In late April the European Environmental Bureau (EBB) also noted air pollution’s return to China, warning Europe could also be headed in the same direction. During the coronavirus lockdown, European countries such as Italy and Paris also saw significant decreases in pollutant levels. Now the lockdowns are being lifted.

As the lockdown laws are gradually lifted, people will return to work, school and other leisurely activities. Notably, there will be an increase in pollution level as people will begin to travel more. This combined with the increase in industrial production and trade, will inevitably lead to higher levels in pollutant levels, unless action is taken.

EBB air policy officer Mergherita Tolotto said, “Breathing toxic air compromises our health and makes us more vulnerable to health threats.” Not only is air pollution bad for the environment, but it can also be detrimental to ones physical health. She also noted that any pandemic-related economic recovery programmes should match the European Green Deal, and its’ zero pollution goal. This means that governments need to promote cleaner energy, smarter mobility, sustainable agriculture and industry to build a cleaner, more resilient future.

So what does this mean for air and climate change beyond the current crisis? As we’ve seen with China, air pollution can return as quickly as it faded, if fossil fuel use rebounds. Only technologies, policies and investments that replace fossil fuels with energy efficient and clean fuels can sustainably achieve cleaner air and a stable climate.

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45 Steps to a Living a Plastic-Free Life.

Are you thinking about going plastic free? Wondering what to do or how to get started? Well, if that’s you, you’ve come to the right place. In this blog, I present to you 45 steps to make your life plastic-free!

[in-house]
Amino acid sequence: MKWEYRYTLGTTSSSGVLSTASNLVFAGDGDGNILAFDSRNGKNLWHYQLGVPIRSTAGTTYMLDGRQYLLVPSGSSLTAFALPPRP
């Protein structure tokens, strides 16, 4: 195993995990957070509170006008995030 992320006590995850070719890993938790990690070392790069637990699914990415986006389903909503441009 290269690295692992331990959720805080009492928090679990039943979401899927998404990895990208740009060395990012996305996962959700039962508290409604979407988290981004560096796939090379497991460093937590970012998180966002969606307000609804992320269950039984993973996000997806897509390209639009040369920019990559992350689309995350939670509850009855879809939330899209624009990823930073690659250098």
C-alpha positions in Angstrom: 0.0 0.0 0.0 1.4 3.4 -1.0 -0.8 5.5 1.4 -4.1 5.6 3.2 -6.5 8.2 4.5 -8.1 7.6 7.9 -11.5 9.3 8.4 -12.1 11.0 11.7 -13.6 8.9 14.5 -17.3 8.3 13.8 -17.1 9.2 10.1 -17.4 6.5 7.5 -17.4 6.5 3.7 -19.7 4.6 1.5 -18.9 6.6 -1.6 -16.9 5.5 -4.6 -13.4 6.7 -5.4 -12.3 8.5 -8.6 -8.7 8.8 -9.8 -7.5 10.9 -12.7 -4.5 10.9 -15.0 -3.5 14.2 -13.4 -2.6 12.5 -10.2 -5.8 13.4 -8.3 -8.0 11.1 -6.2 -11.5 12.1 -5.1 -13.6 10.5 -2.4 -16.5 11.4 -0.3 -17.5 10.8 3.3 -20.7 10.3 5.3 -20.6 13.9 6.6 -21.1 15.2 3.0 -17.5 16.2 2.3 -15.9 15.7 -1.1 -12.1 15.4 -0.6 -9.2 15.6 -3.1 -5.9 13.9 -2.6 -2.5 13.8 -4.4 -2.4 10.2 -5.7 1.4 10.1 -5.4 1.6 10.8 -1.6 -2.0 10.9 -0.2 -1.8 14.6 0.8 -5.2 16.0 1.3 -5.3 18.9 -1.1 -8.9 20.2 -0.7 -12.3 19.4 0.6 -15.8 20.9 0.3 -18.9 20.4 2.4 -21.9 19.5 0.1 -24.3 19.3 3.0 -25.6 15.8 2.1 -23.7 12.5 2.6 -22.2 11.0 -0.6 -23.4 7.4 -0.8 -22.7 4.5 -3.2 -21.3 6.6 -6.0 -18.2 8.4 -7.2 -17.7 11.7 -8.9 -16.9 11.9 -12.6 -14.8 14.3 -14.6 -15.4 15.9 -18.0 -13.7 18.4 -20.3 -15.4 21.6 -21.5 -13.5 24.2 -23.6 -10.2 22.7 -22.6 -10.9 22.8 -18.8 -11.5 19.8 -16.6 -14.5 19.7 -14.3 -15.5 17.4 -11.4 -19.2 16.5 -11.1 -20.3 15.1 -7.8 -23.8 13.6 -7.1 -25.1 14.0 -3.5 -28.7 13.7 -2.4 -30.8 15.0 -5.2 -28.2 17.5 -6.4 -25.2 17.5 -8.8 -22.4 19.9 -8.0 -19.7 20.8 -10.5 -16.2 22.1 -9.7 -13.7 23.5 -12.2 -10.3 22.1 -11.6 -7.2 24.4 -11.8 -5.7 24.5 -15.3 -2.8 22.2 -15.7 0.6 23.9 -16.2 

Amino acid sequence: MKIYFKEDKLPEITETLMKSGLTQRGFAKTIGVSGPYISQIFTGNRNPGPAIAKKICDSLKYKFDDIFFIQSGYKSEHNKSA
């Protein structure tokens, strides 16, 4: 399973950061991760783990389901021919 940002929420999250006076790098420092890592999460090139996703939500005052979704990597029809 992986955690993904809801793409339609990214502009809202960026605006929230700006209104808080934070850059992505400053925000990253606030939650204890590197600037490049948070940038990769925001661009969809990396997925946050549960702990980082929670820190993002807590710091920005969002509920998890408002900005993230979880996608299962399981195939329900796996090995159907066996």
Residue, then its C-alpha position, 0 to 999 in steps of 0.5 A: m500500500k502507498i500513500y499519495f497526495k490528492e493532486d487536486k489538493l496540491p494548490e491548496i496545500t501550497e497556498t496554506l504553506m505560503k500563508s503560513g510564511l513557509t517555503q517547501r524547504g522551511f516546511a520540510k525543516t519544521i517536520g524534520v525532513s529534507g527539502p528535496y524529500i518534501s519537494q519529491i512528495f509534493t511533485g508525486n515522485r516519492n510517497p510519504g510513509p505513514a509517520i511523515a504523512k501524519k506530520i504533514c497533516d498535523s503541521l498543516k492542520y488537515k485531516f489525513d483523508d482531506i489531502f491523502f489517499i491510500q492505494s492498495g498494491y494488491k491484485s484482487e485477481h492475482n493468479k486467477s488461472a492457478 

These 45 steps aren’t meant to be overwhelming, rather to show you that it is possible. Every sustainability journey starts somewhere, so choose some that seem manageable for you and then you can go from there!

1. Carry reusable shopping bags – Choose the bag that works for you! Some people prefer canvas bags, whilst others opt for backpacks. Keep them in your handbag or car and bring them to the store with you! Remember, carry them for all of your purchases – reusable bags are not just for supermarket shops – they can be used for all of your household needs!

2. Give up bottled water – Get a reusable bottle and fill it up with water when leaving the house. You’ll be surprised just how many places will be happy to fill up your bottle when on the go too!

3. Carry your own containers for take-out food and leftovers – Request that takeaway places use your container instead of their disposable ones!

4. Carry a travel mug for coffee or any other hot beverages – When getting your morning coffee make sure to bring with a reusable mug. Lots of cafes will also give you a discount on your drink if you do this – so that’s a little incentive to do it too!

5. Carry reusable utensils and glass drinking straws

6. When ordering pizza, say no to the little plastic “table” in the middle of the pizza box. – it’s a simple request and most pizza stores will be happy to cooperate!

7. Ice Cream cone – Instead of buying tubs of ice cream, why not just have the occasional ice cream cone when out. Ice cream cones require zero container or utensil waste, whilst the tubs aren’t too good for the environment!

8. Say no to plastic bottled beverages – Rather than buying bottled juices why not squeeze them yourself. Perhaps invest in a Soda Stream or something similar – what’s more, the reusable CO2 cartridges are returned to the manufacturer for refilling.

9. Shop at your local farmers market – Farmers markets are a great way to buy fresh, local produce without plastic! Just remember to bring your own bags!

10. Return containers for berries, tomatoes and other small fruits and veggies to the farmers market to be reused.

11. Bring your own containers for meat and fish.